When goats fly
20 August 2019
All goats exported live from Australia travel by air, and new standards are aimed at increasing their welfare from already high levels.
The Australian Standards for the Export of Livestock (ASEL) are being reviewed to ensure they reflect current animal welfare science, including the components that cover air transport.
ASEL provides detailed animal welfare requirements covering the supply chain from the farm in Australia through to unloading overseas.
The vast majority of exported goats are sent to Malaysia, followed by China, the United Arab Emirates and the Philippines. The export of live goats provides food security and, with more than 40% destined for breeding, contribute to the development of farms and dairies in-market.
The peak was in 2015, with more than 87,000 live goats exported. However, with declining domestic supply and higher pricing, volumes dropped to 21,000 head in 2018.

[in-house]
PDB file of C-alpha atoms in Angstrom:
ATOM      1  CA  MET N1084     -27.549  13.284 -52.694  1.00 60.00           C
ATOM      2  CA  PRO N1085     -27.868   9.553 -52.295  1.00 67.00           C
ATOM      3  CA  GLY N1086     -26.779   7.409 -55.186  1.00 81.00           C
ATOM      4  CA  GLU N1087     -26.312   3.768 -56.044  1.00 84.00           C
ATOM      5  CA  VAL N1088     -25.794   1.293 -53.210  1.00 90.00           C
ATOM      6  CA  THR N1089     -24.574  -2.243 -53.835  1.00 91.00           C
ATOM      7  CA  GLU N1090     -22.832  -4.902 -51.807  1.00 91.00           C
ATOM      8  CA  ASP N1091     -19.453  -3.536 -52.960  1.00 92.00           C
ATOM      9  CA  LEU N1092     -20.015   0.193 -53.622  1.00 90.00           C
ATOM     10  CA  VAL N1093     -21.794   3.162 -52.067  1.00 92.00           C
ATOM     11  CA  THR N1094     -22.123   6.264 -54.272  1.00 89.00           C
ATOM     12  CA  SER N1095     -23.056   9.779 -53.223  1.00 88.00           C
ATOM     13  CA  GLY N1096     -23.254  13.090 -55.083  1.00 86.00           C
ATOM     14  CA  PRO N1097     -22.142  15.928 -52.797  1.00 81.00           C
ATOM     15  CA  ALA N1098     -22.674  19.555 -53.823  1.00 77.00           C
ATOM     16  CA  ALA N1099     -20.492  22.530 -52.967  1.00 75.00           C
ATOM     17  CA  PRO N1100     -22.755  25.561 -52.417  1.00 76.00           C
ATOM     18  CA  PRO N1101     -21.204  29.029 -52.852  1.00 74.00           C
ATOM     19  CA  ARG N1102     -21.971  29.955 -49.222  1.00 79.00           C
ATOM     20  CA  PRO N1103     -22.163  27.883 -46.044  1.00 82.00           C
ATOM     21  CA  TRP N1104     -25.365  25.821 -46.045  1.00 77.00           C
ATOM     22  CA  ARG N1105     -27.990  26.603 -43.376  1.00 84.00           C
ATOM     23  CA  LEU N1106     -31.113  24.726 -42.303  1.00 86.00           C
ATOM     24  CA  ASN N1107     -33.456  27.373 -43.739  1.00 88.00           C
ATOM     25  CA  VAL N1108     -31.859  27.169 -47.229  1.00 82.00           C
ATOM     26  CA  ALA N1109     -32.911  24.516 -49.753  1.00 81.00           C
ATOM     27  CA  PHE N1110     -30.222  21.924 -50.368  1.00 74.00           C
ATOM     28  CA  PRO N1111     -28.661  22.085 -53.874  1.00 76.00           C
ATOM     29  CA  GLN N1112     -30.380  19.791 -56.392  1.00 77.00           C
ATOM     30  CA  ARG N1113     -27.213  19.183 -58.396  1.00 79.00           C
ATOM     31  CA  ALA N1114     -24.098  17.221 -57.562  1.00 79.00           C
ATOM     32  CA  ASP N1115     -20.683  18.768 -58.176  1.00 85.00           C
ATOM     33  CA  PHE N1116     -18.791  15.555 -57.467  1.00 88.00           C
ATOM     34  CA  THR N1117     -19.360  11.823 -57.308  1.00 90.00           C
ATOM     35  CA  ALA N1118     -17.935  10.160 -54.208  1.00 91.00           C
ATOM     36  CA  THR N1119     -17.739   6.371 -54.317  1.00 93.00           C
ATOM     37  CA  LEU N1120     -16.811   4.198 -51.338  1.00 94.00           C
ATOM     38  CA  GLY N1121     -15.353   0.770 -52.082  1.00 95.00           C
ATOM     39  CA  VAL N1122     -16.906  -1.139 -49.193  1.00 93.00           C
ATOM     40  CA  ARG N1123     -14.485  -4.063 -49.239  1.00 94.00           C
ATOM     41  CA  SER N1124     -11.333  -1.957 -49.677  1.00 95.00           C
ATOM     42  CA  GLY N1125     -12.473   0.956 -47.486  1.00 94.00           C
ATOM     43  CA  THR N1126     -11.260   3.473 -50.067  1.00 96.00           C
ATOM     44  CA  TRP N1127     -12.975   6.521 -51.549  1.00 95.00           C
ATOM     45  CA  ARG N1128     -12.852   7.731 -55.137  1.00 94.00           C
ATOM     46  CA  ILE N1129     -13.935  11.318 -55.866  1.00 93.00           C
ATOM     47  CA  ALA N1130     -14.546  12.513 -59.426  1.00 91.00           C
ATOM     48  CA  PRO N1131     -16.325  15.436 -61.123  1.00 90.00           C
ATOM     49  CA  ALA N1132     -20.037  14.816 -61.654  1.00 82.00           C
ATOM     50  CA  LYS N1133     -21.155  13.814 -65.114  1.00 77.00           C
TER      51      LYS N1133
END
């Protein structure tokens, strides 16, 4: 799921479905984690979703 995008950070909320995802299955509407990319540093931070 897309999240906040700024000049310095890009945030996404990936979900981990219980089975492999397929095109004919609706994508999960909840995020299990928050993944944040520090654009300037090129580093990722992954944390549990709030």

The Australian Government committee reviewing ASEL has proposed changes to the current arrangements including having an attendant to accompany animals on charter flights, more detailed planning in regards to water deprivation times, and updates to requirements regarding horns, pregnancy and body condition score.
The final report on the review of the ASEL air standards is expected in mid-August.
The livestock export supply chain directly impacts both producers and licensed livestock exporters. Because of this, LiveCorp (as the research and development corporation for the livestock export industry) runs a joint program with MLA to ensure that all stakeholders benefit from industry research. This program is known as the Livestock Export Program (LEP). For more information on the program, visit the LiveCorp or Meat & Livestock Australia websites.